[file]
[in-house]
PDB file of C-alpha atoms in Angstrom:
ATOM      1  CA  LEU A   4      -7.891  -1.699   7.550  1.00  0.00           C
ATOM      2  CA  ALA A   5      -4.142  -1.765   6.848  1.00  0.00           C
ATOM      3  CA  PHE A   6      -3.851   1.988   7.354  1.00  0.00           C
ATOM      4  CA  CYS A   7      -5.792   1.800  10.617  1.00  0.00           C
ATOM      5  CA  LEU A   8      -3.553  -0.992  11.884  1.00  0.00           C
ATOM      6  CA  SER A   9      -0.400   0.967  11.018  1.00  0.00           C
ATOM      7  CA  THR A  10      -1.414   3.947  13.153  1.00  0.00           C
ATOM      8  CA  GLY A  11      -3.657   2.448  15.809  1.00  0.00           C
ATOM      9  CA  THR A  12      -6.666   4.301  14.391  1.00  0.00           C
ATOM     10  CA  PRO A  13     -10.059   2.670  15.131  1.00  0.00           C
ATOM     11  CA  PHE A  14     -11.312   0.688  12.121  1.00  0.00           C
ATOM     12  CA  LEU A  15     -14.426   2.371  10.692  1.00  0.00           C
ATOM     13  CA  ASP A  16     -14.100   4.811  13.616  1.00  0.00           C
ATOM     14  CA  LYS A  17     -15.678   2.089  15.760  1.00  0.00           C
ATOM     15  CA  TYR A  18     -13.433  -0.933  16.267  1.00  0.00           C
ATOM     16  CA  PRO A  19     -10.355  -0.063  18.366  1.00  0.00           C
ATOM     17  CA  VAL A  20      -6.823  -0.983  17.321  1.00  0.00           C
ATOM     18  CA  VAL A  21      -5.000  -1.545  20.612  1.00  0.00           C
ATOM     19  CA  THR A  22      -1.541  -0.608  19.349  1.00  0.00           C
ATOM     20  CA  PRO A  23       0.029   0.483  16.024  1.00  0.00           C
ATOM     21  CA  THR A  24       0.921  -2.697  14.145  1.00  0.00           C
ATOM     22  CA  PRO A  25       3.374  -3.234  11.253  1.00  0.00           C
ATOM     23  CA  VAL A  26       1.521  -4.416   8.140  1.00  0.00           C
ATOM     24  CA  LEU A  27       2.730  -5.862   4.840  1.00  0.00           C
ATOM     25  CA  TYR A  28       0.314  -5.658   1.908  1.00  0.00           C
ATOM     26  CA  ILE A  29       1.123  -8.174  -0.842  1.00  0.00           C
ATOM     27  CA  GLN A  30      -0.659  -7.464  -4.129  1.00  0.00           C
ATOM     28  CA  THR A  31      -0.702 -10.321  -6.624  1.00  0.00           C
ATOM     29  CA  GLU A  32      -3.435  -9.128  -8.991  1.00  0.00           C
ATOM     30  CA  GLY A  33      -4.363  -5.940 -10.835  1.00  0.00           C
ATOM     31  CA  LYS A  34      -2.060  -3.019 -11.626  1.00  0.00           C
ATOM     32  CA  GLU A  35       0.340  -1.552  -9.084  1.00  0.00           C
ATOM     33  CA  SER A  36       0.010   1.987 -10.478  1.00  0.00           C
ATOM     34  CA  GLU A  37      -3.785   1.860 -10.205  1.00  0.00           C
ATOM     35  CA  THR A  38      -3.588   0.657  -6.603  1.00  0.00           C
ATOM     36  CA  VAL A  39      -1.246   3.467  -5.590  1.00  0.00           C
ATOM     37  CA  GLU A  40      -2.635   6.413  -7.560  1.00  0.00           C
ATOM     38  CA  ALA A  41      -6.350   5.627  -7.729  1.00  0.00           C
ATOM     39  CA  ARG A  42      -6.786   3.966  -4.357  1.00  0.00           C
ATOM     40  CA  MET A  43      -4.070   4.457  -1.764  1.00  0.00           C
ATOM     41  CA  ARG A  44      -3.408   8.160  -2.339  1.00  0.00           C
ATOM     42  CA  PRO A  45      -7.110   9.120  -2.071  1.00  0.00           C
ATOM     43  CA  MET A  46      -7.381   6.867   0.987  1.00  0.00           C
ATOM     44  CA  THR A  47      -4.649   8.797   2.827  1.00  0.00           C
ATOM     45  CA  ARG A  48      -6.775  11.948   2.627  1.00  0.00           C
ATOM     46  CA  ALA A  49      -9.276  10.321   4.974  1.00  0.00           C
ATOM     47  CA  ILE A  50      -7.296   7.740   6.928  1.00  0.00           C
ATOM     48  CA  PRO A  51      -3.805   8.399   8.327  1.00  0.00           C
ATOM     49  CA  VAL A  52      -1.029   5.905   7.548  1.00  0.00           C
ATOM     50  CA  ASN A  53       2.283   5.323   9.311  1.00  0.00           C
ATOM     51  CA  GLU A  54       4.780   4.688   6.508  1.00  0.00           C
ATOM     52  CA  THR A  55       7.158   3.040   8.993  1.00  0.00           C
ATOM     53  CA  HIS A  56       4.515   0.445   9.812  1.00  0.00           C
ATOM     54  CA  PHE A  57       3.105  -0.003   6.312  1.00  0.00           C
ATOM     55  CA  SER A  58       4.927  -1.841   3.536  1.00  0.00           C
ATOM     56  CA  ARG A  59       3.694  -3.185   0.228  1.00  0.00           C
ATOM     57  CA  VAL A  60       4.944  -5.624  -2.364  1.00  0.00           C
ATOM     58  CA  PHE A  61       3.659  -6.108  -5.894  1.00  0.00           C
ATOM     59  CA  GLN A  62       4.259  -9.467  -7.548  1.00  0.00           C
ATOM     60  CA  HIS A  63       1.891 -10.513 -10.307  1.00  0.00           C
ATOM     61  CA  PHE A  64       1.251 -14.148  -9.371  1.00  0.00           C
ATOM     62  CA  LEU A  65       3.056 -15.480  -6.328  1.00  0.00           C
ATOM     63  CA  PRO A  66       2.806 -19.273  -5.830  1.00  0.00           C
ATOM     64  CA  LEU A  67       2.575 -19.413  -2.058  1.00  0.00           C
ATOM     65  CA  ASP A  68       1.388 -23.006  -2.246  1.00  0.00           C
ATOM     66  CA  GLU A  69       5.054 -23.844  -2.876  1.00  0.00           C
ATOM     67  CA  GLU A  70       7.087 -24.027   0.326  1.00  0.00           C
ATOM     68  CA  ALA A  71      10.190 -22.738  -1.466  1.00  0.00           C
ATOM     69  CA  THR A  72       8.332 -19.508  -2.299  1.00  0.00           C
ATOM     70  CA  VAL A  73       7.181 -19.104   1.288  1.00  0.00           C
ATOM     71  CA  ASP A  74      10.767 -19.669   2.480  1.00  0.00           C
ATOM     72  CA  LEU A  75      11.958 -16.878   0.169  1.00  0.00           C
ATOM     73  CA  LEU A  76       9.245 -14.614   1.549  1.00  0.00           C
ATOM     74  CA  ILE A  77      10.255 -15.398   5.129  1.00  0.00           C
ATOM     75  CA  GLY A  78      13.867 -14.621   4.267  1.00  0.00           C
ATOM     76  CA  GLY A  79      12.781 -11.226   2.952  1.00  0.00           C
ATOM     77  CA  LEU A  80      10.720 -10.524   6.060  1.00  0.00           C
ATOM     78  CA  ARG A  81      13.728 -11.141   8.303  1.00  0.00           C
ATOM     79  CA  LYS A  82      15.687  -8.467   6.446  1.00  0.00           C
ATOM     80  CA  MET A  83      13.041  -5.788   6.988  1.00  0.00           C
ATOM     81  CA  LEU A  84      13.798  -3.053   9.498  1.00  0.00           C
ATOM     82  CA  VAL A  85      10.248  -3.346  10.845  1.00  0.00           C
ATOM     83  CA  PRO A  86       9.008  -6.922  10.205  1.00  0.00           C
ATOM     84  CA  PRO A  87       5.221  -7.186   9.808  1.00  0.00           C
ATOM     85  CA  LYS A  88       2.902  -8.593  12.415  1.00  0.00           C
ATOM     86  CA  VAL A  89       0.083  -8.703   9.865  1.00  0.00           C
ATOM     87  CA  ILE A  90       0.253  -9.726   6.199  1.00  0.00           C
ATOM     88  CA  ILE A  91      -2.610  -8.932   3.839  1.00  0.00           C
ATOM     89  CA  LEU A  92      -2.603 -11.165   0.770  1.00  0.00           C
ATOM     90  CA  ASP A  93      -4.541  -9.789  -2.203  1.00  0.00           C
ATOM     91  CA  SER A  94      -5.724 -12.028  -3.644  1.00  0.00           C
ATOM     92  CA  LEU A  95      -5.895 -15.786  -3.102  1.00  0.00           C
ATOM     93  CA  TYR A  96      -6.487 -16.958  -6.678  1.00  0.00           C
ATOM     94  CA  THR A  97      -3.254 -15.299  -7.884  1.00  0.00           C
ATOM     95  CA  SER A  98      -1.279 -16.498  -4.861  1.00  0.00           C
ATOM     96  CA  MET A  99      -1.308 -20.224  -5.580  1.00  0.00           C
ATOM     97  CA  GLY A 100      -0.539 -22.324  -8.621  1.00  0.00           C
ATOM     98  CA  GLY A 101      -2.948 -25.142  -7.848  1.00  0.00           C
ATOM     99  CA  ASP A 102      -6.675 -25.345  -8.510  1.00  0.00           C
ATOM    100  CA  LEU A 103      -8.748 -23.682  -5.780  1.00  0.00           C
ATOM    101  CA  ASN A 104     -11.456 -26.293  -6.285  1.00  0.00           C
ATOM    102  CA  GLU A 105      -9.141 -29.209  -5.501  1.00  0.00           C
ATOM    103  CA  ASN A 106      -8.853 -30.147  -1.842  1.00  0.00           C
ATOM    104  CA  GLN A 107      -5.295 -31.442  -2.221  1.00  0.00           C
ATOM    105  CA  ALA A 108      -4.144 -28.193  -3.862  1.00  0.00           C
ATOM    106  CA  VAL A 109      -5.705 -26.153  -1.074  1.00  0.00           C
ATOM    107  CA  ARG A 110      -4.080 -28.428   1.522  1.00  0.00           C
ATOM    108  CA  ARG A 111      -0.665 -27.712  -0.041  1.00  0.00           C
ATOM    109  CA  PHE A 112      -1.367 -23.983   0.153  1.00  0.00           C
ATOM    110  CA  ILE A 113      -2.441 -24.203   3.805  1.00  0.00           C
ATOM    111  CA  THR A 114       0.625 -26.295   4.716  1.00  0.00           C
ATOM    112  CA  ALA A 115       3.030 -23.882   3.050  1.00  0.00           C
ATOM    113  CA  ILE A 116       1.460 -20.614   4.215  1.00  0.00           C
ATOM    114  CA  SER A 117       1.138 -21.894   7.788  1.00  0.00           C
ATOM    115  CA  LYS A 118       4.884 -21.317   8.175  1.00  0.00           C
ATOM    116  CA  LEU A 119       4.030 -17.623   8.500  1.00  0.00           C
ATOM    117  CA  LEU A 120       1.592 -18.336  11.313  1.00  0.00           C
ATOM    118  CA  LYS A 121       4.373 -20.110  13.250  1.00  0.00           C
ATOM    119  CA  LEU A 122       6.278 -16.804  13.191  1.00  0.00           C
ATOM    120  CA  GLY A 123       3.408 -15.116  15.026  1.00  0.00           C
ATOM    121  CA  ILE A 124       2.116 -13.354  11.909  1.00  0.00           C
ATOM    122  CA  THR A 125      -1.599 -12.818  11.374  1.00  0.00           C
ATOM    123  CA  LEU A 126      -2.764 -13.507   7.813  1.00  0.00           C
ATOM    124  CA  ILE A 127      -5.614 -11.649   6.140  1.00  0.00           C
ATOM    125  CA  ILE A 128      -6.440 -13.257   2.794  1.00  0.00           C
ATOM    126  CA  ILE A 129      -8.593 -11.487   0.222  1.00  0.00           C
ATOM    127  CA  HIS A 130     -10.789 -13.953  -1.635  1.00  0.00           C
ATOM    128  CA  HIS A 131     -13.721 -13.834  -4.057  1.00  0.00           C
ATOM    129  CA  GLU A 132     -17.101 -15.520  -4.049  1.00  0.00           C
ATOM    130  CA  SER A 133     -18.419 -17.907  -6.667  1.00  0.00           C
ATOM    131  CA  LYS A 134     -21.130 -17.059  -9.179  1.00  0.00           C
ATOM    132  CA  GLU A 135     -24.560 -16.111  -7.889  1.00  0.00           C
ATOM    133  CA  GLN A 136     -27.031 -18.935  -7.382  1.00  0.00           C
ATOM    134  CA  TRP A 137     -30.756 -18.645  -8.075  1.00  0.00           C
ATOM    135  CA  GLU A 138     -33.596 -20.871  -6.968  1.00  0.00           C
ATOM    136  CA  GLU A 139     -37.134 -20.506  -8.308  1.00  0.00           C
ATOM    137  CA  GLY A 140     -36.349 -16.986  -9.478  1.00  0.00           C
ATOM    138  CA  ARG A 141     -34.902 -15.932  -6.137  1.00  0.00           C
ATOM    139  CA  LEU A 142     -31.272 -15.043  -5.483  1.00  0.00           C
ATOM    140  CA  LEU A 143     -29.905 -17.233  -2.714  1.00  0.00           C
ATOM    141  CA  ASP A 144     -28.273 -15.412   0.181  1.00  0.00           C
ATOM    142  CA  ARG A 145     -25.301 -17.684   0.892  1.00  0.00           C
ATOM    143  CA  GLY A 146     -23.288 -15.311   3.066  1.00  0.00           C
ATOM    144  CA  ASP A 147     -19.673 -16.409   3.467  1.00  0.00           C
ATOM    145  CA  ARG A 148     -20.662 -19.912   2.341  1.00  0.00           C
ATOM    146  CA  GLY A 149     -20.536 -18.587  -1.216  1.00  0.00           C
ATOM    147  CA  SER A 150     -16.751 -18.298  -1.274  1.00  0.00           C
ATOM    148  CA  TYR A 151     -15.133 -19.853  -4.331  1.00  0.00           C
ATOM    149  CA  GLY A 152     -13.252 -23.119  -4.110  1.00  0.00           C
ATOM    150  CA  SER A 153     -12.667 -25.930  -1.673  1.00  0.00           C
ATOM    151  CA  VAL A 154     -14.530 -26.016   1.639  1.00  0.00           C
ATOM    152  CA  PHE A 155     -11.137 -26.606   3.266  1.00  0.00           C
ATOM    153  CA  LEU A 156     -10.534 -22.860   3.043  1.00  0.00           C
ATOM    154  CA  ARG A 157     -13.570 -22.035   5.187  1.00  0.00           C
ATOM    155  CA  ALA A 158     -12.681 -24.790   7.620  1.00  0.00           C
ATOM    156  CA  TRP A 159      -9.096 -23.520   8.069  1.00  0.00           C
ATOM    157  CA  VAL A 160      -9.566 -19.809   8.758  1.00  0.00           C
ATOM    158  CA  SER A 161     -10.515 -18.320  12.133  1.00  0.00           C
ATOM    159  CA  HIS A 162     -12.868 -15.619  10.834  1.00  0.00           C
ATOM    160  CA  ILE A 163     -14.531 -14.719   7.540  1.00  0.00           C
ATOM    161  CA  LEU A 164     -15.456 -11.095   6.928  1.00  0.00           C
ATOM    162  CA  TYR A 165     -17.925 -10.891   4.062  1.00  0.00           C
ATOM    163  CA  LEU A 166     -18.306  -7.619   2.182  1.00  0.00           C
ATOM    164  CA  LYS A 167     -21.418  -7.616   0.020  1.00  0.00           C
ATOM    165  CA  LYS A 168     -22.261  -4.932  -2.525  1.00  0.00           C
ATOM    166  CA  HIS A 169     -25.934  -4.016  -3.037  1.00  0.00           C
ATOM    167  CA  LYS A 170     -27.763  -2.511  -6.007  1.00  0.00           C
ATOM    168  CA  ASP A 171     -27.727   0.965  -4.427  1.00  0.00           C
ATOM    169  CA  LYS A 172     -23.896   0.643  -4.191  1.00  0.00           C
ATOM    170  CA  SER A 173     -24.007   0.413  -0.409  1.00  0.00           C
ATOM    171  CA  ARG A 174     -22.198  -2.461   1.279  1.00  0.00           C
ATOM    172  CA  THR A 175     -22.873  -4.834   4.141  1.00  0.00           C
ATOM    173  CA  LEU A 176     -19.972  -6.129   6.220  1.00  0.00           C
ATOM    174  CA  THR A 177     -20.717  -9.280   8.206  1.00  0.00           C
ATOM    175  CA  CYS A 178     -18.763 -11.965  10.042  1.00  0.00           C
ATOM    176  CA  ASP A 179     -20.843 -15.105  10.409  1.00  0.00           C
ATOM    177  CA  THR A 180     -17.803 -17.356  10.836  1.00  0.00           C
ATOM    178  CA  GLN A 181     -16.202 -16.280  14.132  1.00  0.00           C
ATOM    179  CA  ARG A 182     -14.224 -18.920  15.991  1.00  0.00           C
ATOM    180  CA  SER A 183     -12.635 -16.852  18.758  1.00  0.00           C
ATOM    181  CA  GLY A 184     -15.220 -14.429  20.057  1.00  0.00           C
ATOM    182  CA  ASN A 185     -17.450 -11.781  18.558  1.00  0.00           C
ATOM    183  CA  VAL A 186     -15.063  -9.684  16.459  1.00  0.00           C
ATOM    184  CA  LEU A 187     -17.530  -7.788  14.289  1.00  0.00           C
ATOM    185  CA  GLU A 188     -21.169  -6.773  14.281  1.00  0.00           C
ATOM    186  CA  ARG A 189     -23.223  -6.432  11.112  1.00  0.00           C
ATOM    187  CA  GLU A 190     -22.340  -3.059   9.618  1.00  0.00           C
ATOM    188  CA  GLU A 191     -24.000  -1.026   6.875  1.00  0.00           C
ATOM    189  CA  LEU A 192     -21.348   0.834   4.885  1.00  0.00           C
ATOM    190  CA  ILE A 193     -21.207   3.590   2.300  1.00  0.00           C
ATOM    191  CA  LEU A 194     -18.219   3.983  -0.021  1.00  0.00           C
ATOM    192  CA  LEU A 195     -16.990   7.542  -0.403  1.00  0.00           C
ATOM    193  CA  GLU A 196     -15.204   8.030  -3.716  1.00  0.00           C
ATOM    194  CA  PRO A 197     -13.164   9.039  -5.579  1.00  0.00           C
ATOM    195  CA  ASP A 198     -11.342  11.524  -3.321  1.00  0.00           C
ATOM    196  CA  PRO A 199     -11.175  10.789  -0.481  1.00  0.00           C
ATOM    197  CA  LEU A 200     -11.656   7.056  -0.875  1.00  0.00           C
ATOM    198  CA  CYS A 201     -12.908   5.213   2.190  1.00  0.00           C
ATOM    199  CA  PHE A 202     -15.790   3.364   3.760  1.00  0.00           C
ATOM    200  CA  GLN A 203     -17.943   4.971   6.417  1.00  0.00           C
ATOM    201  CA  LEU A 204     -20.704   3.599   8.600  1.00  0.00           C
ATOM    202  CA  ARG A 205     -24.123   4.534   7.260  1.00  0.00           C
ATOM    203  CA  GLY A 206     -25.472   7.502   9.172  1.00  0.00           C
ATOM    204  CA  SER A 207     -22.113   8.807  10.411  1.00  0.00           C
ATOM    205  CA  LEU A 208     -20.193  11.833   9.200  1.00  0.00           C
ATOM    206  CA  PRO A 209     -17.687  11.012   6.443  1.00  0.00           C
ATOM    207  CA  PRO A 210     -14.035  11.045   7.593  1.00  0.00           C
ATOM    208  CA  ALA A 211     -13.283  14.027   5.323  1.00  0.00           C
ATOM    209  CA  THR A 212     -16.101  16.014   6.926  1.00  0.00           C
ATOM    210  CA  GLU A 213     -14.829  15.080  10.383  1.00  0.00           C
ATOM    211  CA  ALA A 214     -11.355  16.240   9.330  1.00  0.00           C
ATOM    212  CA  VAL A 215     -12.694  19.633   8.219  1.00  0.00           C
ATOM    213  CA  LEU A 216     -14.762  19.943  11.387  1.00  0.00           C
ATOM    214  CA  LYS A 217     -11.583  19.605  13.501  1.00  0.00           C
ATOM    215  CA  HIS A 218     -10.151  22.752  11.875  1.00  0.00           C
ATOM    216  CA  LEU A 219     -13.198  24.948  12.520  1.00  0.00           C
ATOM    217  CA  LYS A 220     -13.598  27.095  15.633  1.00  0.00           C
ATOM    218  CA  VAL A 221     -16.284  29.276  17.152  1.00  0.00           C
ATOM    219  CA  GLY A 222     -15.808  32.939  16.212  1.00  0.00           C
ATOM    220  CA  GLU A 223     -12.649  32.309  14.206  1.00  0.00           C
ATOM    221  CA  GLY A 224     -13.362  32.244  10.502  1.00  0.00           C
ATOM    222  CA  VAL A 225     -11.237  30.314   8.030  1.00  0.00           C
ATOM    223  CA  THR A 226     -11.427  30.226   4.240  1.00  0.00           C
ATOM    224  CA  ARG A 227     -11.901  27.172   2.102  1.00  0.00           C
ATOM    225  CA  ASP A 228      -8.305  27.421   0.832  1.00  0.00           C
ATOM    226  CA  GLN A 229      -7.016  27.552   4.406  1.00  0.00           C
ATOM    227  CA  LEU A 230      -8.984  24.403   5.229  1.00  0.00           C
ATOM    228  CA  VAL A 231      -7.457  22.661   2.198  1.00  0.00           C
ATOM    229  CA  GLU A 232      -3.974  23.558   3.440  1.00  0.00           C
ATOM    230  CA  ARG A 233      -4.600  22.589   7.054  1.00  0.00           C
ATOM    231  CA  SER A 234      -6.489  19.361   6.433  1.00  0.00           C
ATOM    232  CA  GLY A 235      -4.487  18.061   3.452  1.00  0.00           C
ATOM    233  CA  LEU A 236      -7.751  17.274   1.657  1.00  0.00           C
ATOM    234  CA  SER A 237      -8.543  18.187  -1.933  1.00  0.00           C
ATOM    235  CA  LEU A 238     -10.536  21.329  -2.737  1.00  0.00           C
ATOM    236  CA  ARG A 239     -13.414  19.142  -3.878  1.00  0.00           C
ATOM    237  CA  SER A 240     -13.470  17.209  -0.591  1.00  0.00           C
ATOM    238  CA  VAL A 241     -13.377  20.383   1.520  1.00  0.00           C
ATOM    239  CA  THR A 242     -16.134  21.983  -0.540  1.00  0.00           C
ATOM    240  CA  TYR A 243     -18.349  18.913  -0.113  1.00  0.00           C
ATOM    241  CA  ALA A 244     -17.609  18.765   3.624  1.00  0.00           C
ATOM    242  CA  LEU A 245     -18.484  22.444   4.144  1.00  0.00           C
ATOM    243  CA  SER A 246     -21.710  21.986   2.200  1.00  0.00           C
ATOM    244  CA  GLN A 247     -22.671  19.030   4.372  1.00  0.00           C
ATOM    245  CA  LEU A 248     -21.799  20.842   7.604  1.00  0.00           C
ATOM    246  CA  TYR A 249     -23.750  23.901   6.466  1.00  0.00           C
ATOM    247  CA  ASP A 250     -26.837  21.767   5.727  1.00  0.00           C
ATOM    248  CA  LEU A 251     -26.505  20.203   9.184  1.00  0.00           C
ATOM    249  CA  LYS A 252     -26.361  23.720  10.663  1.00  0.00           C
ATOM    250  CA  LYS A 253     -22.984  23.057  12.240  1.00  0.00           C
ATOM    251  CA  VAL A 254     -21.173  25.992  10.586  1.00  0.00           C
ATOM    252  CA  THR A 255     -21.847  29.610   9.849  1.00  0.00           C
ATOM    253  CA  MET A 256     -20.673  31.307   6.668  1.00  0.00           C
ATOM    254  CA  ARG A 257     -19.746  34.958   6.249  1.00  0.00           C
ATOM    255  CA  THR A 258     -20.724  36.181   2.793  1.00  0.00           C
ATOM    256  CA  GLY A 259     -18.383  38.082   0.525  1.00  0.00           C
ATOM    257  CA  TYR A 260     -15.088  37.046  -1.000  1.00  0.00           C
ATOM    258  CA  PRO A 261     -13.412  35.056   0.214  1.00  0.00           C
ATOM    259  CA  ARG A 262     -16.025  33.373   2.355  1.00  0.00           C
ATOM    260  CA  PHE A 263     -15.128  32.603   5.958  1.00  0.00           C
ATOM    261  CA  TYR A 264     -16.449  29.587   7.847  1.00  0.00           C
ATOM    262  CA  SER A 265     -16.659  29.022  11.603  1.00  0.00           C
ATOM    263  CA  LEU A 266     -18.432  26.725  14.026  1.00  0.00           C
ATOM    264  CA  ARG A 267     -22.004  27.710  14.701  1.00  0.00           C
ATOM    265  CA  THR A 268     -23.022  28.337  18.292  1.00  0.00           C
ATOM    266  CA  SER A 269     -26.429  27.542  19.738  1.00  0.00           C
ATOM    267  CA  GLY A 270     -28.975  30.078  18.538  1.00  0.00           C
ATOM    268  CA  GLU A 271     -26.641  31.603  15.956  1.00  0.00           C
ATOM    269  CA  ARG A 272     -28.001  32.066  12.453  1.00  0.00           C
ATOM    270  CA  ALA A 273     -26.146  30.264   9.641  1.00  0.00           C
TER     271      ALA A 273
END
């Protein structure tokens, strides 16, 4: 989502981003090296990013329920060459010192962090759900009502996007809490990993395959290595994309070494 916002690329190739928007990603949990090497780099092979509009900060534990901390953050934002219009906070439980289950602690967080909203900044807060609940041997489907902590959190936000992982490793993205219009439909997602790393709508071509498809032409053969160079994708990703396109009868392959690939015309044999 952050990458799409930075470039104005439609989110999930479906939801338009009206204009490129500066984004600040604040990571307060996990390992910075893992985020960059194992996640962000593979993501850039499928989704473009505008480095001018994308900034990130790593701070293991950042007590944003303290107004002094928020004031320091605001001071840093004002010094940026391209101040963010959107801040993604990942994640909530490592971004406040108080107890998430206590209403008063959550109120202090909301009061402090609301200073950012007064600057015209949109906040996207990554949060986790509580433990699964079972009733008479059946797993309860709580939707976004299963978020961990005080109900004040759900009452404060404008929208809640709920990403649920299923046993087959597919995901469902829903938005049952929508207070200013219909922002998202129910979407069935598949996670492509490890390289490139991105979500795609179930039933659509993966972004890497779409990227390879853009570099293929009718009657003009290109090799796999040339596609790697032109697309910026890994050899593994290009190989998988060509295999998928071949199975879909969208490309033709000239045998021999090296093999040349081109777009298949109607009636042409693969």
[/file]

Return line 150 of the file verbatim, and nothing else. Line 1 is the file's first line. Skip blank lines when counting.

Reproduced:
ATOM    148  CA  TYR A 151     -15.133 -19.853  -4.331  1.00  0.00           C